When Dr Crippen was a little boy, medically speaking, the treatment of high blood pressure was straightforward. Relatively. You started with either a beta blocker or a mild diuretic (depending on age) and if you needed more, you added a vasodilator.
Was this all wrong? What has changed?
I too have wondered the same. I also maintain we have become a society that is over-reliant on meds that do little more than address symptoms and do nothing to treat the underlying problem.
The first commonly available beta blocker was propranolol. Note the “olol” ending. Now we have atenolol, metoprolol, bisoprolol, sotalol and so on. Cimetidine was a new drug for ulcer treatment; then along came ranitidine with a huge advertising budget and supplanted cimetidine. Omeprazole, another “ulcer drug”, was soon joined by lansoprazole and esomeprazole.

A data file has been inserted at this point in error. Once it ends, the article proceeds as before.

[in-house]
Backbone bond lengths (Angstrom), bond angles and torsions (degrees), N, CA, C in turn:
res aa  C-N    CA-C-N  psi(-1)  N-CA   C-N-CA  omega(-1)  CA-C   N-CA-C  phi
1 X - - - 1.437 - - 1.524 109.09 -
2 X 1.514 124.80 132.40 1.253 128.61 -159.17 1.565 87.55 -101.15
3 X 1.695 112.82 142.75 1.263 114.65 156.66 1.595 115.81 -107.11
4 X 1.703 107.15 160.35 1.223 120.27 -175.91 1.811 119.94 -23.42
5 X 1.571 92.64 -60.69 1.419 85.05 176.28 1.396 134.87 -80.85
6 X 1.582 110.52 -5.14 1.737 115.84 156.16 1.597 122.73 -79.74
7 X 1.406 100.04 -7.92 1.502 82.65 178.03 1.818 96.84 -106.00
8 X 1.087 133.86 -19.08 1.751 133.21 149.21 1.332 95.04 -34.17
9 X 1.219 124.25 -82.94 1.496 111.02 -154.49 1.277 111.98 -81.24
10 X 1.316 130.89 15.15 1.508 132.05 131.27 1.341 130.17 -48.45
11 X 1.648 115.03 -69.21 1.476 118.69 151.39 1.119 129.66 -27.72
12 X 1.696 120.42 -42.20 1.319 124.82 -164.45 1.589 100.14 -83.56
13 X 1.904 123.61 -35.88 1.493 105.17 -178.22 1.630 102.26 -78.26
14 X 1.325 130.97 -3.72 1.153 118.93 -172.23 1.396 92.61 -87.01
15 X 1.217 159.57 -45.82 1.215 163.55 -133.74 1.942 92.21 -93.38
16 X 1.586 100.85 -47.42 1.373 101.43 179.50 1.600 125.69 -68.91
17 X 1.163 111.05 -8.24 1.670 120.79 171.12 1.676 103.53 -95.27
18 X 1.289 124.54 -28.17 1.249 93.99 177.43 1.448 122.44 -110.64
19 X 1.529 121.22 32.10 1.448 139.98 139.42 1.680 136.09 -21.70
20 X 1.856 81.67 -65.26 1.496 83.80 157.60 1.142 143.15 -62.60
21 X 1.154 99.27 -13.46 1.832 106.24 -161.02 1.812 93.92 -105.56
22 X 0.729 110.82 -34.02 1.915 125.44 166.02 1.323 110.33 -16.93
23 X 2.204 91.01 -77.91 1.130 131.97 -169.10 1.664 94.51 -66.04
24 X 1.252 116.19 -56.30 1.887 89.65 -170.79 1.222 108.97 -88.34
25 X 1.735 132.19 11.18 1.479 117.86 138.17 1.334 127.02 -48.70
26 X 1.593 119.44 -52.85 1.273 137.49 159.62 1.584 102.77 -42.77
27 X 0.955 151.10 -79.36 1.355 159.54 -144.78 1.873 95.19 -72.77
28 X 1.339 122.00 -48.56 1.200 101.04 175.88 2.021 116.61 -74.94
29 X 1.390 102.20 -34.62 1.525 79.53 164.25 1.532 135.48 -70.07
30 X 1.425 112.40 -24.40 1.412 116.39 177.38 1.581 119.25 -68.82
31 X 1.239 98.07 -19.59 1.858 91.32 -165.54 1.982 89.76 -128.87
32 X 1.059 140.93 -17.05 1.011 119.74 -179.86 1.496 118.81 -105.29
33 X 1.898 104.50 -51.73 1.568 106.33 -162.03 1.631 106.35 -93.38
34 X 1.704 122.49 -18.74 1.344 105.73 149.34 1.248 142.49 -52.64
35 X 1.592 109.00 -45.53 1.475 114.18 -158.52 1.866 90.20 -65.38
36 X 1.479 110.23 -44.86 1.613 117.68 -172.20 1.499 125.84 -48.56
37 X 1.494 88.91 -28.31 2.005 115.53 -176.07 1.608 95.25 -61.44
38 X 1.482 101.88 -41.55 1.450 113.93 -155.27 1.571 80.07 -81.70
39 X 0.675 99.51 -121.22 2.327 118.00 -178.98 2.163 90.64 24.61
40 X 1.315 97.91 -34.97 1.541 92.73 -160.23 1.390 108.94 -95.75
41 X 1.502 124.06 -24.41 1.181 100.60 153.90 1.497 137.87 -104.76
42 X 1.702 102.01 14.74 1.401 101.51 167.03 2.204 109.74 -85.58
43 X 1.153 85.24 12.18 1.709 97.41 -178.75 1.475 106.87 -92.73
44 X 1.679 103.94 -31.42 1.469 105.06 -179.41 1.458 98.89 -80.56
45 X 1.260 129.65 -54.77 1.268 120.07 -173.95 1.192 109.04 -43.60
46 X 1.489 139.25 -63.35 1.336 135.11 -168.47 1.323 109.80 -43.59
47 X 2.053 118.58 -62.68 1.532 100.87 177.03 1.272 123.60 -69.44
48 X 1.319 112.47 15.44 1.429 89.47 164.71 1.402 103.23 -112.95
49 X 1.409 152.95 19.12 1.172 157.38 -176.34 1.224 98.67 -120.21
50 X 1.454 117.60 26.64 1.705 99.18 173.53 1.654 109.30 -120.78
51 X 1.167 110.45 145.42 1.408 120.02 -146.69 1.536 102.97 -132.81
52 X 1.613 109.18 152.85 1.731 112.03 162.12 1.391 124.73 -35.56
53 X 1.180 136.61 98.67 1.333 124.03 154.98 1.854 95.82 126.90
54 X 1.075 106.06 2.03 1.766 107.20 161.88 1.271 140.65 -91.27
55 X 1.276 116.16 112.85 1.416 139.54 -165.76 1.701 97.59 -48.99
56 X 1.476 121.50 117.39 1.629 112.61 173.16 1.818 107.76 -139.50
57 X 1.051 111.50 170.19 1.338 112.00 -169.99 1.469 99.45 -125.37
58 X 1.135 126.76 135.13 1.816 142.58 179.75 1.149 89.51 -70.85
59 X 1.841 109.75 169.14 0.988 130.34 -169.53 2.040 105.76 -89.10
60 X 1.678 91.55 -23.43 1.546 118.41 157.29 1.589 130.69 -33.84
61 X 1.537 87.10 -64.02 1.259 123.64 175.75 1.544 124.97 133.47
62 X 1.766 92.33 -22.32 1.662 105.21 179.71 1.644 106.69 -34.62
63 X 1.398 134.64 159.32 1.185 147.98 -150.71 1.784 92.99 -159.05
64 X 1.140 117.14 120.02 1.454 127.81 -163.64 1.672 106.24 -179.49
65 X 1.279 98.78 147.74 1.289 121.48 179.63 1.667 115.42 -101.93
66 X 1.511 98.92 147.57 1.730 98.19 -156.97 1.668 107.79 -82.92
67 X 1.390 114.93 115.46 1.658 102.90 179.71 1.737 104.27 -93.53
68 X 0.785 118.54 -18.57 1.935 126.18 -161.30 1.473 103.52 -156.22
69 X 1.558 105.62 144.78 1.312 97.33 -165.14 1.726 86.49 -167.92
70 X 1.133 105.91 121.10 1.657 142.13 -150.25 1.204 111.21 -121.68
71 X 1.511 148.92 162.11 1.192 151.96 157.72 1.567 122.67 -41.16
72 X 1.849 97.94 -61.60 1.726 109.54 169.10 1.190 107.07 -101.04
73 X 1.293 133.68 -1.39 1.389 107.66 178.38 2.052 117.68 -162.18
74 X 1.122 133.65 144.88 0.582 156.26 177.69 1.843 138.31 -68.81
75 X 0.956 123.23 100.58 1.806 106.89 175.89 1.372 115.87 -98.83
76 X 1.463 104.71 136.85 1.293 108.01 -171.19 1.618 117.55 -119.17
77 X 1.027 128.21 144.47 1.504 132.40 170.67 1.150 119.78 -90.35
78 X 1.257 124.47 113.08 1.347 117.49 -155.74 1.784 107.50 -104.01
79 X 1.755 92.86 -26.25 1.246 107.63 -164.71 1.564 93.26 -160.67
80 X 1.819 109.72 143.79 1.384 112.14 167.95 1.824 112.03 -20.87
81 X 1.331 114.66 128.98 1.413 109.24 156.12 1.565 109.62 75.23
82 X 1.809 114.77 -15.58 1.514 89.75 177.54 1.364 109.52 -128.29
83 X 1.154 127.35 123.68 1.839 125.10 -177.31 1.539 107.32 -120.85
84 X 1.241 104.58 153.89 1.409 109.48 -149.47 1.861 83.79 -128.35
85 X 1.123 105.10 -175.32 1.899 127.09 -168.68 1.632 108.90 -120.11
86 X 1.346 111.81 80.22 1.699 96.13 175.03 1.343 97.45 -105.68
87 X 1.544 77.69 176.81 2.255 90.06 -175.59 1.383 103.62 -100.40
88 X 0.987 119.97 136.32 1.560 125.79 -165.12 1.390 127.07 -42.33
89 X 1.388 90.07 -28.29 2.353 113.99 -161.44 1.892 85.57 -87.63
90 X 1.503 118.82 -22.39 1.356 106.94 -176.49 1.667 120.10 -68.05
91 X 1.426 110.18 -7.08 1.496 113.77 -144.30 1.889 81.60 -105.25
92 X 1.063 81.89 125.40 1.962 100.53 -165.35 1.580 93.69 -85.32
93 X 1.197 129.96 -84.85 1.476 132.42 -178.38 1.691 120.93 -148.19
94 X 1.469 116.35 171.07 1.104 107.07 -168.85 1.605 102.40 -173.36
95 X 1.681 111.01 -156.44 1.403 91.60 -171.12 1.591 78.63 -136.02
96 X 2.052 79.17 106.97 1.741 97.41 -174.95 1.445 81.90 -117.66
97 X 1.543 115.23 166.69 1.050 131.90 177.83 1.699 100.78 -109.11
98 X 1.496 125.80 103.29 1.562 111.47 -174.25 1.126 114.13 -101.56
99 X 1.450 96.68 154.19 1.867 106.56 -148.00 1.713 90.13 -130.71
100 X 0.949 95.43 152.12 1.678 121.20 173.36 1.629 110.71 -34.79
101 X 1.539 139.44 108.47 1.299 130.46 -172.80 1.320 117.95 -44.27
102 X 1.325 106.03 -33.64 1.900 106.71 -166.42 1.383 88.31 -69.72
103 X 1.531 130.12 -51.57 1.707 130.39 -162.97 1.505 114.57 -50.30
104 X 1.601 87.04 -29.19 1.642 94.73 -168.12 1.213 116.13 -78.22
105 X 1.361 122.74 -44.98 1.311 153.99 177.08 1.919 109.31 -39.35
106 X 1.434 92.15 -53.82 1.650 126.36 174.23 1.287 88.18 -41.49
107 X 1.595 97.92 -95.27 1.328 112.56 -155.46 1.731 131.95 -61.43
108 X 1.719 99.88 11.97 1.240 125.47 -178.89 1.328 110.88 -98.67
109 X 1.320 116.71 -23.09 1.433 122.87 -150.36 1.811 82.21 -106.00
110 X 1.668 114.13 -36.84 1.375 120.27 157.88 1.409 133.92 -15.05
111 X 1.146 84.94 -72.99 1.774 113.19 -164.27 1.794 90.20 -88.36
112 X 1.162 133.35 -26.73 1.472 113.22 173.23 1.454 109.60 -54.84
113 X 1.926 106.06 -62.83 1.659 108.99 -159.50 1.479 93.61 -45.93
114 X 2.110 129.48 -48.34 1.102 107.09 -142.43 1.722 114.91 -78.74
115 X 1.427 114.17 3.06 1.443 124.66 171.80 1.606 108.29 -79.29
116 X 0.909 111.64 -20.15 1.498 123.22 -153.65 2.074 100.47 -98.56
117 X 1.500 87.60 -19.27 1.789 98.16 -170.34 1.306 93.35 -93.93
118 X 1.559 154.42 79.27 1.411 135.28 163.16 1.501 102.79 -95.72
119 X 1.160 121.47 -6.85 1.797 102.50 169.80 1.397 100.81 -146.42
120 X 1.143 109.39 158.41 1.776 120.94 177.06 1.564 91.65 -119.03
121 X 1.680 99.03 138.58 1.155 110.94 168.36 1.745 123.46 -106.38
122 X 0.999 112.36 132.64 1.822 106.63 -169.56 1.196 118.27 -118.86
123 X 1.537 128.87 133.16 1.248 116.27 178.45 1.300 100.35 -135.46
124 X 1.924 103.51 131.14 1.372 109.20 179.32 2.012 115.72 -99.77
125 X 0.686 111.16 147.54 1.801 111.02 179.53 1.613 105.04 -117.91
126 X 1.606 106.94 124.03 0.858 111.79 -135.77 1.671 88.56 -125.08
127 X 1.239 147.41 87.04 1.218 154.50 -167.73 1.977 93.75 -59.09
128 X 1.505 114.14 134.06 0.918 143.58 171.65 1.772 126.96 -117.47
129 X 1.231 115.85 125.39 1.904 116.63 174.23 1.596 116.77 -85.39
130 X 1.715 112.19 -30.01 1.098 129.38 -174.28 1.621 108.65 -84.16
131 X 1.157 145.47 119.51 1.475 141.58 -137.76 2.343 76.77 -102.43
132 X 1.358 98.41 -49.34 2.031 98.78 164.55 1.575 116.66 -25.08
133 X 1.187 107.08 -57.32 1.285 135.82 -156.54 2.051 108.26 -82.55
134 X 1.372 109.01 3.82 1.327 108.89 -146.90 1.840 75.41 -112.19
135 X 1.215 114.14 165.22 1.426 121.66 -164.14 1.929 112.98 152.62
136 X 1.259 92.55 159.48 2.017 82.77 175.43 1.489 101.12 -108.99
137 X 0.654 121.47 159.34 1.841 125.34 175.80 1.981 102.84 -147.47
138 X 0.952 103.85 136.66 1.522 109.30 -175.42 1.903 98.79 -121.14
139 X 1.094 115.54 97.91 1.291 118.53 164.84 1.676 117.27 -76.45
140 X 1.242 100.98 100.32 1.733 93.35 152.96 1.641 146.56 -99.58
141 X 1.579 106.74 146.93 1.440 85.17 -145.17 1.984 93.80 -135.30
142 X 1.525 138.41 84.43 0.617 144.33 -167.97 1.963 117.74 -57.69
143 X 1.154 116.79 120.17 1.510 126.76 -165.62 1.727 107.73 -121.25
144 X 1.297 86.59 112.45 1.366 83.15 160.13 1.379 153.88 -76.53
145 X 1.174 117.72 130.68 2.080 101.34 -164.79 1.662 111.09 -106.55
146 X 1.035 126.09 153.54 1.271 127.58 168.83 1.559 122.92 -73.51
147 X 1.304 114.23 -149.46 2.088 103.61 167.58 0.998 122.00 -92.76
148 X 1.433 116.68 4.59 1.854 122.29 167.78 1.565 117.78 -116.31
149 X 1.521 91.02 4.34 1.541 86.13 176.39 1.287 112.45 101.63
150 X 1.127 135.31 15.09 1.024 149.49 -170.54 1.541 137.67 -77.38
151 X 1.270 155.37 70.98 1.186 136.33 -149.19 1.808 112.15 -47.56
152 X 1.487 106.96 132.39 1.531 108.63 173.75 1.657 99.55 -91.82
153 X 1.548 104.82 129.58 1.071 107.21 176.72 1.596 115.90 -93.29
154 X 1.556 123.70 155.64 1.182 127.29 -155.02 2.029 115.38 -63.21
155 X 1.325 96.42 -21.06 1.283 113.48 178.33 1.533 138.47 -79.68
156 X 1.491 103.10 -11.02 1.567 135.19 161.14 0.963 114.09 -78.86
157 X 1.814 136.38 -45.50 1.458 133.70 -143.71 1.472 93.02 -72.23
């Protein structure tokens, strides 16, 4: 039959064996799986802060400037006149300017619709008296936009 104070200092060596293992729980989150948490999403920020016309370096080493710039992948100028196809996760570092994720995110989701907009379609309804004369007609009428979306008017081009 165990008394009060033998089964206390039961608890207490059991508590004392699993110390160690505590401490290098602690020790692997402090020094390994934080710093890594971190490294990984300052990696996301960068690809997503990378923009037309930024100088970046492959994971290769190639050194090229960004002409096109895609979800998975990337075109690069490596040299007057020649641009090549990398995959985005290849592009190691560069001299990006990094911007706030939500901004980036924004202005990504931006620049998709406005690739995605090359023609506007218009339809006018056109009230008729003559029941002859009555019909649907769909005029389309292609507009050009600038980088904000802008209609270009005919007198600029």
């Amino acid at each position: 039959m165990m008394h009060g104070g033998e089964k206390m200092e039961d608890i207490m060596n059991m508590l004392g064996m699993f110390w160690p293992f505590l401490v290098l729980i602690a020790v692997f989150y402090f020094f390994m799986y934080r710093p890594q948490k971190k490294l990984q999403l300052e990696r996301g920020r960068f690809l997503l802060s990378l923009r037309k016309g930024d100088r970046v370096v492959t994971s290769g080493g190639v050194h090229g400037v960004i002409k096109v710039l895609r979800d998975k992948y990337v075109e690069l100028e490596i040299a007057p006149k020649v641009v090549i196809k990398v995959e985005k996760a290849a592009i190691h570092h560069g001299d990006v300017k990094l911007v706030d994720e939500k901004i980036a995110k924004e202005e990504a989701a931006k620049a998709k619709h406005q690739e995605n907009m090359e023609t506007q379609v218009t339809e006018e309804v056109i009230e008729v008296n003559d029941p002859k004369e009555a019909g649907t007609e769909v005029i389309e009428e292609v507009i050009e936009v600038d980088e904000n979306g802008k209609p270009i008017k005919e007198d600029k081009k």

The original drugs, such as propranolol, are long out of patent. Anyone can make them and anyone does. They cost a few pence a month. The profit has gone for Big Pharma. There is nothing to be gained from flying doctors to Acapulco to discuss propranolol.
I have heard similar complaints about sulfa drugs. At one time they were widely used to treat infection. Once antibiotics came along the sulfa drugs were no longer used. Now we have new, antibiotic-resistant strains. Should we return to some of the "old" remedies to combat new illness?